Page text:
We all remember the White Rabbit with the pocket watch in Alice in Wonderland, who leads Alice down a hole into a phantasmic world. Back to reality – and Harding Chapel, where Singapore’s own White Rabbit has emerged from its ‘hole’. This church was abandoned for 15 years but now invites patrons into a restaurant and bar that, with its high ceilings and generously proportioned dining and drinking areas, has the mise-en-scène of a mead hall. The third-highest bidder, The Lo and Behold Group, received the deed to the property after convincing the Singapore Land Authority that measures will be taken to preserve the façade and interior of the original structure. ‘We didn’t have a church in mind, but when we came across this site, we were amazed at the space and the potential it held,’ says ‘Teng’ of Lo and Behold (he asked to remain anonymous, since he rarely speaks with the media).
The arched entrance to The White Rabbit sets the mood, a scene straight out of the Middle Ages replete with intricate stained-glass windows. For the interior, Teng scoured antique stores from Jalan Sultan Road to Little India for one-of-a-kind finds: antique chemist bottles containing the gunk of yesteryear, empty bottles of Old Spice, a 1930s art-deco lamp, a banker’s lamp and a golden butler boy (from a Craig Road antiques store) that greets you with a smile as you enter the toilet, which Teng pointed out excitedly. Working closely with design company Asylum and interiordesign firm Takenouchi Webb (whose owners plan to get married in The White Rabbit), Teng was adamant about balancing old and new, his handpicked treasures complementing Webb’s custom-designed furniture and lighting.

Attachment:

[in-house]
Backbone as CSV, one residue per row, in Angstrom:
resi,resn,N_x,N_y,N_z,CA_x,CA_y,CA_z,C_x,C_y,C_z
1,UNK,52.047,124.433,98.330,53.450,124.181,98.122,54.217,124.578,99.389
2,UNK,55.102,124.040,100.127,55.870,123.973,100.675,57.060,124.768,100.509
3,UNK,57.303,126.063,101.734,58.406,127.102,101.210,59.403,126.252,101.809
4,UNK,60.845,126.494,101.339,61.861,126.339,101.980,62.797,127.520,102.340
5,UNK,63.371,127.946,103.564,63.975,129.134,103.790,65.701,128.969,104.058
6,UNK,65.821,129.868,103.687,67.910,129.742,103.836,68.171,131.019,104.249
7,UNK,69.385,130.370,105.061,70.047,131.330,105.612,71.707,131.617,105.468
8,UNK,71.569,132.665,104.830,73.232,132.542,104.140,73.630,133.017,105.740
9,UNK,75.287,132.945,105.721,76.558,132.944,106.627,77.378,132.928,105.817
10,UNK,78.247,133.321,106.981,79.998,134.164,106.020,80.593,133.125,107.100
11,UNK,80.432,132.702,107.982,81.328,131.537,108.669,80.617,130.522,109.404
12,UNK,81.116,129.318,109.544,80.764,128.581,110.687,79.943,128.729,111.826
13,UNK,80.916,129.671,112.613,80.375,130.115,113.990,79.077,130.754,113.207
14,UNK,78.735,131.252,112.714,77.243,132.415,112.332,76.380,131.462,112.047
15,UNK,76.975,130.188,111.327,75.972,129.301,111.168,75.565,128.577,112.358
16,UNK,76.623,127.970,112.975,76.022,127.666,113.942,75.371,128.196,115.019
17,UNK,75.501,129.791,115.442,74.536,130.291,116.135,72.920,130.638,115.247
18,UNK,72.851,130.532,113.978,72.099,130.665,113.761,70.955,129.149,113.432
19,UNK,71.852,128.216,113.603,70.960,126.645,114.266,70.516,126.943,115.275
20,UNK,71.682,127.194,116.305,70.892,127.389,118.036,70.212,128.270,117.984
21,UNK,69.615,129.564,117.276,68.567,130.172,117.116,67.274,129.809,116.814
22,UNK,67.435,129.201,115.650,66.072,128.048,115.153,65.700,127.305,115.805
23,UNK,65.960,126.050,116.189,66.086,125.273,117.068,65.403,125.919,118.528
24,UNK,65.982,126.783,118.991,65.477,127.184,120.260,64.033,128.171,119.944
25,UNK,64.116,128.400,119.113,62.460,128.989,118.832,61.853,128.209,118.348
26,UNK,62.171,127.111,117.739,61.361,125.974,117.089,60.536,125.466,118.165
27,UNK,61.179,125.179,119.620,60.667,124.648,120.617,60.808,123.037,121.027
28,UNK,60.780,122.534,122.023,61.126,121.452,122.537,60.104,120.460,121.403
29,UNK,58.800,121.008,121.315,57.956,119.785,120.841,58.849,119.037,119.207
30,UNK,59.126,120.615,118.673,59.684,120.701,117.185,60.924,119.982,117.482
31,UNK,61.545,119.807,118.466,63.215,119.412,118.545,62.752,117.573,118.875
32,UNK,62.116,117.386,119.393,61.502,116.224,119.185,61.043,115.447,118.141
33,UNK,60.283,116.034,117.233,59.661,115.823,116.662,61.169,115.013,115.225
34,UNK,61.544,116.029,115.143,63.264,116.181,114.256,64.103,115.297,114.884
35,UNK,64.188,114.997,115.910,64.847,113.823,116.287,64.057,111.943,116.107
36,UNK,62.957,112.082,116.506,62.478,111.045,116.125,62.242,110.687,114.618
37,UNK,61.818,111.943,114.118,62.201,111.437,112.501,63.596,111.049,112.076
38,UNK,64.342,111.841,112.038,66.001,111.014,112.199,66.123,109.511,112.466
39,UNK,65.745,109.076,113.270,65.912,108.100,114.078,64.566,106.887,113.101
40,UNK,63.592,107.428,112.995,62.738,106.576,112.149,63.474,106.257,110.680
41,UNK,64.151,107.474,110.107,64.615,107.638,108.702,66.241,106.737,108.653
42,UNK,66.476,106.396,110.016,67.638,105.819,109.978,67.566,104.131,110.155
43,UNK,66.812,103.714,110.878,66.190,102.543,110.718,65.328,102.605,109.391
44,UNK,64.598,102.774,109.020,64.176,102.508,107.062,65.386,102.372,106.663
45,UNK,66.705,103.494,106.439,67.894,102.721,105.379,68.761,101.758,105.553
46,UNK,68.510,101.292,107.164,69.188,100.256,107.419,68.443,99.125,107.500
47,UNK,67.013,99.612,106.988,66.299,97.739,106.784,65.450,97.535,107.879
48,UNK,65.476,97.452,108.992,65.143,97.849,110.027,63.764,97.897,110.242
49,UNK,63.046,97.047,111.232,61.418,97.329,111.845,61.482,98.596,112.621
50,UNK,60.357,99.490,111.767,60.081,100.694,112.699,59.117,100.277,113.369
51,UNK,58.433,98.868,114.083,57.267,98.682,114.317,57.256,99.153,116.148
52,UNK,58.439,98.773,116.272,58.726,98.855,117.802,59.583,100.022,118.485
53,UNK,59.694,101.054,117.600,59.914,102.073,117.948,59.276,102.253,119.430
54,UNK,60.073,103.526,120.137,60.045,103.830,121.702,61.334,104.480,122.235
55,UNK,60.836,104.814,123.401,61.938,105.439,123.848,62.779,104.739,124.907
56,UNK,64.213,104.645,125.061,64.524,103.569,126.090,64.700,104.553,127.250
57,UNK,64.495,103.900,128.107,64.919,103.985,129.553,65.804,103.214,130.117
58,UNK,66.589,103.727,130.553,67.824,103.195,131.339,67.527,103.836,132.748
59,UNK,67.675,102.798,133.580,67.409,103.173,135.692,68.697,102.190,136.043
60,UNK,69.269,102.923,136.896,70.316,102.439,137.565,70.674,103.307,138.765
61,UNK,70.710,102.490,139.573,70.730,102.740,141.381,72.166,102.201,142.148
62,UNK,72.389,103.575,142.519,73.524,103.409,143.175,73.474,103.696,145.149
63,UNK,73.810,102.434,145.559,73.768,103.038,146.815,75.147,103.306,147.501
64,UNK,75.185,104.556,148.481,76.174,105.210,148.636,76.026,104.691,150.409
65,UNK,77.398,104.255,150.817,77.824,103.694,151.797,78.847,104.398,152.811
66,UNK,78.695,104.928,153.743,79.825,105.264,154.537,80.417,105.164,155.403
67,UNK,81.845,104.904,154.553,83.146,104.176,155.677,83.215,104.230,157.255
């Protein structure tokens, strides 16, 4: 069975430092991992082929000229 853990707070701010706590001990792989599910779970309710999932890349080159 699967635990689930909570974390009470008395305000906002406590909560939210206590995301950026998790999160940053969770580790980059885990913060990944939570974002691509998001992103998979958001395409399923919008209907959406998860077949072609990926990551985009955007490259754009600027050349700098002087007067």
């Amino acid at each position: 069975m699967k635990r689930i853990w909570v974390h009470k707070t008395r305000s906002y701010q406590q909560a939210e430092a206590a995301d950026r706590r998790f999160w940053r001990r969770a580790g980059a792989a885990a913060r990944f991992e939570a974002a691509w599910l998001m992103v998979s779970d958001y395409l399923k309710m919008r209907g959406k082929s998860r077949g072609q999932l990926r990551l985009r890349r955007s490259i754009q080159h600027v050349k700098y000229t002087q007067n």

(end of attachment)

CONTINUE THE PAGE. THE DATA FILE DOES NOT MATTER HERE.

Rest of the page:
And with more than 40,000 square feet of property at their disposal, Teng did not ignore the lush greenery surrounding the chapel. Located at the back of the church is the bar area, which opens to a grassy knoll. At the moment, a family of animal sculptures made of wire and grass occupies the backyard, but in time Teng promises the space will also host picnics, barbecues and even a bandstand for outdoor concerts. ‘We want people to experience the nightlife in other ways by pushing the garden scene and letting the party spill outdoors,’ Teng says. Considering the success of last month’s Night Festival and Beatnik Picnic, events held at the National Museum of Singapore and SMU Green, perhaps outdoor partying is a trend-in-the-making.
Teng and young Swedish mixologist Dannie Sorum also predict the rise of Singapore’s cocktail culture. ‘People are travelling more these days and are [more] discerning when it comes to what they drink,’ says Sorum excitedly. ‘We’re experiencing a cocktail culture here in Asia, and it’s only the beginning. As our customers become more adventurous, the more fun we’ll have concocting or reinventing classic drinks like Gin Fizz.’ For the record, the team has differentiated its version by adding a squeeze of grapefruit and a trace of elderflower to give it a twist.
At the moment, The White Rabbit bar staff is still hard at work fine-tuning its cocktails and mocktails menu. Hasnor, who used to have regular nights deejaying at MoS
, has sworn allegiance to the new venue, and reckons ‘it will be the place for pre-clubbing drinks’. Only time will tell whether this new haunt will survive the transient tastes of nightlife-seekers in Singapore. But it’s our guess that when you make your way through the rabbit hole, you’ll find the bottle that says ‘drink me’ and the dish that says ‘eat me’, and shrink into the ambience.
Review: The White Rabbit restaurant